Suppose we have a sample of size $n=9$ from $\mathsf{Norm}(\mu=10,\sigma=1).$ An easy formula gives $Var(A) = 1/n = 1/9.$ There is no such easy formula for $Var(H),$ but one can show that $Var(H) > Var(A).$ One way to get a rough estimate is by simulation:

h = replicate(10^5, median(rnorm(9,10,1)))
mean(h);  var(h)
[1] 10.00027    # aprx E(H) = 10
[1] 0.1668142   # aprx Var(H) > 1/9

a = replicate(10^5, mean(rnorm(9,10,1)))
mean(a);  var(a)
[1] 10.0009     # aprx E(A) = 10
[1] 0.1118979   # aprx Var(A) = 1/9

By contrast, the sample variance $S^2 = V_{n-1} = \frac{1}{n-1}\sum_{i=1}^n (X_i - \bar X)^2$ is unbiased with $E(S^2) = \sigma^2.$ However, even though the estimate $V_n = \frac{1}{n}\sum_{i=1}^n (X_i - \bar X)^2$ is biased, some still argue that it is better because its mean squared error $MSE(V_n) = E[(V_n-\sigma^2)^2]$ is smaller than for $V_{n-1}.$

v.8 = replicate(10^5, var(rnorm(9,10,1)))
mean(v.8);  var(v.8);  mean((v.8-1)^2)
[1] 1.001419    # aprx E(V.8) = 1
[1] 0.2528645   # aprx Var(V.8)
[1] 0.252864    # aprx MSE(V.8) = Var(V.8)

v.9 = replicate(10^5, (8/9)*var(rnorm(9,10,1)))
mean(v.9);  var(v.9);  mean((v.9-1)^2)
[1] 0.8901506  # aprx E(V.9) < 1: too small
[1] 0.1997942  
[1] 0.2118591  # aprx MSE(V.9) < MSE(V.8)

Perhaps more remarkable is that the estimator $V_{n+1} = \frac{1}{n+1}\sum_{i=1}^n (X_i-\bar X)^2.$ has even smaller MSE.

v.10 = replicate(10^5, (8/10)*var(rnorm(9,10,1)))
mean(v.10);  var(v.10);  mean((v.10-1)^2)
[1] 0.8011355  # more serious downward bias
[1] 0.1618333
[1] 0.2013788  # aprx MSE(V.10) < MSE(V.9) < MSE(V.8)

In practice, $V_{n+1}$ is not much used. Some statisticians feel MSE puts too much emphasis on far deviations. And many would object to such large underestimates of $\sigma^2.$

The basic lesson is that there are frequently trade-offs to be made in choosing an 'ideal' estimator, and it is not always clear whether unbiasedness or small MSE is more important.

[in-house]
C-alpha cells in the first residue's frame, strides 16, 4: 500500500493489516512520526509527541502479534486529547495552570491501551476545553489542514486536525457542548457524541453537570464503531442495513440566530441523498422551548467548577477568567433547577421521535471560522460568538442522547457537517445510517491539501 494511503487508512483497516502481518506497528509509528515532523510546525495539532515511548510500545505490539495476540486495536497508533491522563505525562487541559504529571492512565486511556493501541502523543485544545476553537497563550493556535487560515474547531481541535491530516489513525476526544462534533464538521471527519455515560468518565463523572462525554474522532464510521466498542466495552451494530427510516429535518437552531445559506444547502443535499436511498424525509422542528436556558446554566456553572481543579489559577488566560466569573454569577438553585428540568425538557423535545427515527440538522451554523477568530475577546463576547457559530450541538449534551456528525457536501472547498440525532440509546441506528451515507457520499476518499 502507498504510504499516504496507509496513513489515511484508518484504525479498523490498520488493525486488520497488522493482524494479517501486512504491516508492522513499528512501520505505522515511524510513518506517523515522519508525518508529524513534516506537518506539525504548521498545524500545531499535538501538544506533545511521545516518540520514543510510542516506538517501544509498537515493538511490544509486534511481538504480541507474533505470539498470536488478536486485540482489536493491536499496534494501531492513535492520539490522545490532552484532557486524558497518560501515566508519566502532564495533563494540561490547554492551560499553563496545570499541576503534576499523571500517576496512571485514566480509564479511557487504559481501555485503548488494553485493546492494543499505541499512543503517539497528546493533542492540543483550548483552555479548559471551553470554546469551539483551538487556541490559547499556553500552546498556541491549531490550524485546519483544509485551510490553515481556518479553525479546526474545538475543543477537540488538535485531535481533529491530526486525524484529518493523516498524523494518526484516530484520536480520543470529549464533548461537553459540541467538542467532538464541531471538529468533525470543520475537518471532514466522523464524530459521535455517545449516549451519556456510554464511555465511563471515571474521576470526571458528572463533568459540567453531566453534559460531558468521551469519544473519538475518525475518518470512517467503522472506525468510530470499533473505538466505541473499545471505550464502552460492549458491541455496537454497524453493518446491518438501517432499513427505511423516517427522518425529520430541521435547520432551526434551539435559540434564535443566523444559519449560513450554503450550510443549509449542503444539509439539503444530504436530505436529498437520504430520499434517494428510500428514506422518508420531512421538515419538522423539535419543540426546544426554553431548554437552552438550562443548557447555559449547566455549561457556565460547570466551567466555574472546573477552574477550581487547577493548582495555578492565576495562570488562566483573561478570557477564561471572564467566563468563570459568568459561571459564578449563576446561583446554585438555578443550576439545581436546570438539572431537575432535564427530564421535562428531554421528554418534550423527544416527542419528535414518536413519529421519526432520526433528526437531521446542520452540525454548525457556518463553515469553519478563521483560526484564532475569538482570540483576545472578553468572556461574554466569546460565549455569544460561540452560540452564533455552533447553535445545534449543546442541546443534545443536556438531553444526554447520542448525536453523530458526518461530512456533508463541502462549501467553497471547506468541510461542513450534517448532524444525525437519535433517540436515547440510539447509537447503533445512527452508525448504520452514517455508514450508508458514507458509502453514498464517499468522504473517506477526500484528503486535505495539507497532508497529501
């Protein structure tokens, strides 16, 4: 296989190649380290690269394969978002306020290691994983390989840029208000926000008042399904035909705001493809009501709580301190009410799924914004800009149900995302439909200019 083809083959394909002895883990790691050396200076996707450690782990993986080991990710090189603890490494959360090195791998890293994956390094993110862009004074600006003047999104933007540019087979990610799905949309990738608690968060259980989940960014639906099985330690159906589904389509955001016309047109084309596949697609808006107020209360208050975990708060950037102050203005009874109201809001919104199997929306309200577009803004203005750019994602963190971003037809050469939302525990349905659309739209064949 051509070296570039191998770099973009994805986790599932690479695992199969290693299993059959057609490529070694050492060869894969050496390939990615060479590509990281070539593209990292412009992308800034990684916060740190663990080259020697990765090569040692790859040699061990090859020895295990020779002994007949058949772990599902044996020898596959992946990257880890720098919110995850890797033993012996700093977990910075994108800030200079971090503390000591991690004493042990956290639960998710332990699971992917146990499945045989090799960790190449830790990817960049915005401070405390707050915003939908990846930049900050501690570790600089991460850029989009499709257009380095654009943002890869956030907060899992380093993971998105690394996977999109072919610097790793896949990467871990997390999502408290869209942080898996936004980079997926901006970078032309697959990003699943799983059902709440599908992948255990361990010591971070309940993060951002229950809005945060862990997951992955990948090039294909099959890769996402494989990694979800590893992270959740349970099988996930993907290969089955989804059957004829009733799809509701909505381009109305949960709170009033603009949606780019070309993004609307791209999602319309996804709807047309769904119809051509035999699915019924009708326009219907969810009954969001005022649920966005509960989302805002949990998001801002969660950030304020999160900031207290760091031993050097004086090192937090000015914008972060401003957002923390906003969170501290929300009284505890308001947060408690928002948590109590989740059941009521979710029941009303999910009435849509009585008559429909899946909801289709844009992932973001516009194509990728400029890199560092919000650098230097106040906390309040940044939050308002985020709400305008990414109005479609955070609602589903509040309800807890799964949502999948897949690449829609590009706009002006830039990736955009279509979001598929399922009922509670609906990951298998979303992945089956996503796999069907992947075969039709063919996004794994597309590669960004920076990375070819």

I think one historical reason $s^2$ with an $n-1$ denominator is used is the analogy to regression settings where the denominator is $n-p$, and especially to the Neyman-Scott problem. The difference between $n$ and $n-1$ doesn't matter much but the difference between $n$ and $n-p$ may.

The Neyman-Scott problem is the extreme case of $n$ pairs of Normal observations: $Y_{ij}=\mu_i+\epsilon_{ij}$, where $\epsilon_{ij}\sim N(0,\sigma^2)$. In this model, the MLE of $\mu_i$ is the pairwise mean $\bar Y_i$ and of $\sigma^2$ is $$\hat\sigma^2_\textrm{MLE}=\frac{\sum_i\sum_j (Y_{ij}-\bar Y_{i})^2}{2n}$$ The MLE has expectation $\sigma^2/2$, which is Not Good.

A 'degrees of freedom' correction gives $$\hat\sigma^2_\textrm{df}=\frac{\sum_i\sum_j (Y_{ij}-\bar Y_{i})^2}{2n-n}$$ which is unbiased, but in this case is clearly better than the MLE.

So, the actual advantage of the df-corrected estimator in various structured experimental designs lends some weight to also using the df-corrected estimator where it doesn't matter.

  • $\begingroup$ I would argue that the $n-1$ denominator estimator is exactly the $n-p$ estimator in a regression with just an intercept…in which case, why do we care that the $n-p$ estimator is unbiased for the variance of the error term? $\endgroup$
    – Dave
    Commented Jul 8, 2021 at 23:25
  • $\begingroup$ Because when $p$ is of the same order as $n$, the denominator of $n$ is really bad -- it's not even a consistent estimator under some reasonable asymptotics. So it's not that the $n-p$ estimator is exactly unbiased, it's that it isn't horribly far from the truth and the $n$ estimator is. $\endgroup$ Commented Jul 9, 2021 at 0:51